Smart women wear SPF. And when we’re packing for our holidays, a full bottle of sun cream is going into our suitcase. But if you’ve booked a window seat for the plane journey, you might want to apply some sunscreen before you board (and inevitably end up fast asleep with your face squidged up against the window).
‘Most planes windows will block UVB rays but the UVA rays penetrate the glass. Unless your airplane blinds are made of metal, which reflects all UV, they won’t completely block out all those rays,’ explains dermatologist Dr Dennis Gross. So while you’re protected from the burning and skin-cancer causing effects of UVB, you may still be exposed to UVA rays, responsible for signs of ageing and hyper-pigmentation.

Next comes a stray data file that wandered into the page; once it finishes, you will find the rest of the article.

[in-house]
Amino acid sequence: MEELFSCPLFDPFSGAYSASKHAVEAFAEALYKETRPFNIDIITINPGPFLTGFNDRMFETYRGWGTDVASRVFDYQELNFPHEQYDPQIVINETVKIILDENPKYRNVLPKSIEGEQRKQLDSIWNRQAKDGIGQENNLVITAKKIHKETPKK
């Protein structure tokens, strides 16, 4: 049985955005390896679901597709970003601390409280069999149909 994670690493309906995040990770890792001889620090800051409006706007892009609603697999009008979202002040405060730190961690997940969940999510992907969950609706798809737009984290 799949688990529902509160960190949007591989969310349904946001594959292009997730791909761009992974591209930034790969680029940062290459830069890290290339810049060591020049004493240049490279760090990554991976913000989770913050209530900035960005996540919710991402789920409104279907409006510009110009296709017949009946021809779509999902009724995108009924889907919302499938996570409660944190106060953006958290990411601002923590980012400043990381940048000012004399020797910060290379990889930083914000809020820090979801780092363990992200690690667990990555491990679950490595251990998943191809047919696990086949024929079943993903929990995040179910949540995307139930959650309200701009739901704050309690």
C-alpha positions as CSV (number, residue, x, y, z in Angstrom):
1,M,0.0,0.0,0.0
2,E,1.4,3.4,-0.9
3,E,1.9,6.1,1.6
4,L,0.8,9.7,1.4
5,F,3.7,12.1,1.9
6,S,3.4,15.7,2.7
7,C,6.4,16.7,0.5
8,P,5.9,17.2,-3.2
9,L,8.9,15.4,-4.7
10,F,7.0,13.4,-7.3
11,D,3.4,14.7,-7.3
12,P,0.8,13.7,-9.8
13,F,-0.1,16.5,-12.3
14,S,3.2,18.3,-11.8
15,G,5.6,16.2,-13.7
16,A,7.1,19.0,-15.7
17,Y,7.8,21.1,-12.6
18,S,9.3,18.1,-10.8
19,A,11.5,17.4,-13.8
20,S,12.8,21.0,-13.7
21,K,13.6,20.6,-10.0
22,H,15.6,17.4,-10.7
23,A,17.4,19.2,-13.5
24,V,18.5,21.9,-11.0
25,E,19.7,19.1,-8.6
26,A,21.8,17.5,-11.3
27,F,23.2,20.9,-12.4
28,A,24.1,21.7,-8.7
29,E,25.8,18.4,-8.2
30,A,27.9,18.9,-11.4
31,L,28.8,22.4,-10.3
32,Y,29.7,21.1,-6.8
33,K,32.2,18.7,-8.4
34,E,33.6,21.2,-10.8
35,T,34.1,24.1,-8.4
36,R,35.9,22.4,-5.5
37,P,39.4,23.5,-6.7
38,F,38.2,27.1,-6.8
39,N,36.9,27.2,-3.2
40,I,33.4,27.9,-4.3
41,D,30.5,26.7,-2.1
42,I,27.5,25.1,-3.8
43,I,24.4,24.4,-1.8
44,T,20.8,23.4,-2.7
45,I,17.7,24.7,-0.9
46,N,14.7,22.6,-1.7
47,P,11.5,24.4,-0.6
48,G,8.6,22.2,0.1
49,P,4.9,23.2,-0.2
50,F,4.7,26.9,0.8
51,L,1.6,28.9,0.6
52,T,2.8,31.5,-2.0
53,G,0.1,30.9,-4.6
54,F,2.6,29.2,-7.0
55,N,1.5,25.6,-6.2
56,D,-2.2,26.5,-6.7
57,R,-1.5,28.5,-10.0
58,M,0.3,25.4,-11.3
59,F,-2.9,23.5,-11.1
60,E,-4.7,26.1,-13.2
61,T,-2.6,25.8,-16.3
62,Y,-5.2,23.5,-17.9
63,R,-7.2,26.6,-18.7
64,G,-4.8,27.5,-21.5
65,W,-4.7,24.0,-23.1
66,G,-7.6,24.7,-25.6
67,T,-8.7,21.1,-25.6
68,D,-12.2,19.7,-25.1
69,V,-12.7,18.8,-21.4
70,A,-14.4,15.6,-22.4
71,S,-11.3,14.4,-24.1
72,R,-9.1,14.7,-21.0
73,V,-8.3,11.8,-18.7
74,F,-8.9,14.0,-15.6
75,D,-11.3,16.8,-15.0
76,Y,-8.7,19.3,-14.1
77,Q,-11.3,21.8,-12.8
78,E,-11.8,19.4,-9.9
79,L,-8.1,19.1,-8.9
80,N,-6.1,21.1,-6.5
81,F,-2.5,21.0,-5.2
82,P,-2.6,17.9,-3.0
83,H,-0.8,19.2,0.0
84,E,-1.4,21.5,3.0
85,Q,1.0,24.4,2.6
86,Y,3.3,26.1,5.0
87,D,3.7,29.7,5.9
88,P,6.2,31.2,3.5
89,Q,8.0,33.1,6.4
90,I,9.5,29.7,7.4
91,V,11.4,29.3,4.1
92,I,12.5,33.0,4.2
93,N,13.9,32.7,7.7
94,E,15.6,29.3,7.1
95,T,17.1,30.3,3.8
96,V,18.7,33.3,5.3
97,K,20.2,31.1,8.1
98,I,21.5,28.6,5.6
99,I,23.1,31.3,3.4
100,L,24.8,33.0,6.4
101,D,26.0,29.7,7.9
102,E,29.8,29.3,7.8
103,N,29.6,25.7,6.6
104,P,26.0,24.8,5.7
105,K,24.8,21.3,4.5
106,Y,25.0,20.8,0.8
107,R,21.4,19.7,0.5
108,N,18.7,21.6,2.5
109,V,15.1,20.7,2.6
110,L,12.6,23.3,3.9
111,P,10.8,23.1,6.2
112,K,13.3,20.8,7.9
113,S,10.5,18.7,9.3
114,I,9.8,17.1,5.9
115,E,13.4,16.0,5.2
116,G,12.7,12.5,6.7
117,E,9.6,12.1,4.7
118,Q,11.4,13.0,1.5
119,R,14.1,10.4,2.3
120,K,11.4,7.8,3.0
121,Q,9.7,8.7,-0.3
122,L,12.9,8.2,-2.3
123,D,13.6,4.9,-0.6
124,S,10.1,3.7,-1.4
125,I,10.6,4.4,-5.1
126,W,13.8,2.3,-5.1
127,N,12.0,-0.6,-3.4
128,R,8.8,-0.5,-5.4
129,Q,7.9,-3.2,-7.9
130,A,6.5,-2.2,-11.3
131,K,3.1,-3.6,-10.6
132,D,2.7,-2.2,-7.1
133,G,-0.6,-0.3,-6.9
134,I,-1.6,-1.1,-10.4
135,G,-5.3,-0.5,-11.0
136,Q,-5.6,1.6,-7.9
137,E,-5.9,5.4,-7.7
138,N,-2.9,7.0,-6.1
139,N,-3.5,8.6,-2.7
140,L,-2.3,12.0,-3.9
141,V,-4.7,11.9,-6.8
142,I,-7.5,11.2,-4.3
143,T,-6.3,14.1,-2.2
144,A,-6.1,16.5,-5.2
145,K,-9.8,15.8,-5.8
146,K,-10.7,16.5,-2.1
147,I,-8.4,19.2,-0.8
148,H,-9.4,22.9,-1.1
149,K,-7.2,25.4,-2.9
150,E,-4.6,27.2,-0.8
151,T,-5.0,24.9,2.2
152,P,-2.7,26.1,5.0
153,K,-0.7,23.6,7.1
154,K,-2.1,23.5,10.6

It’s worth noting that the same applies to car windows. While the front windscreen provides protection from both UVA and UVB rays, the amount of UVA filtered by side and back windows will vary. A long car journey on a sunny day could expose your skin to UVA rays (road trippers beware).
As a rule you should always use a broad spectrum sunscreen (blocking both kinds of rays), but you could also opt for a SPF specifically formulated for the face, meaning you can double up on sun protection and skincare benefits depending on your main concerns.
Dr Dennis Gross’ Dark Spot Sun Defences SPF 50 (£42), will reduce the appearance of existing pigmentation while it protects. For those that find oily, shiny skin an issue, particularly in summer, try La Roche-Posay Anthelios Anti-Shine Matte Fluid SPF 30 (£16.50). Meanwhile Body Shop’s Skin Defence Multi-Protection SPF 50 (£21), has a super light milk-to-water formulation with red algae and Vitamin C to brighten your complexion. They all come in 50-60ml sizes, so are hand-luggage friendly if you want to take them with you on the plane.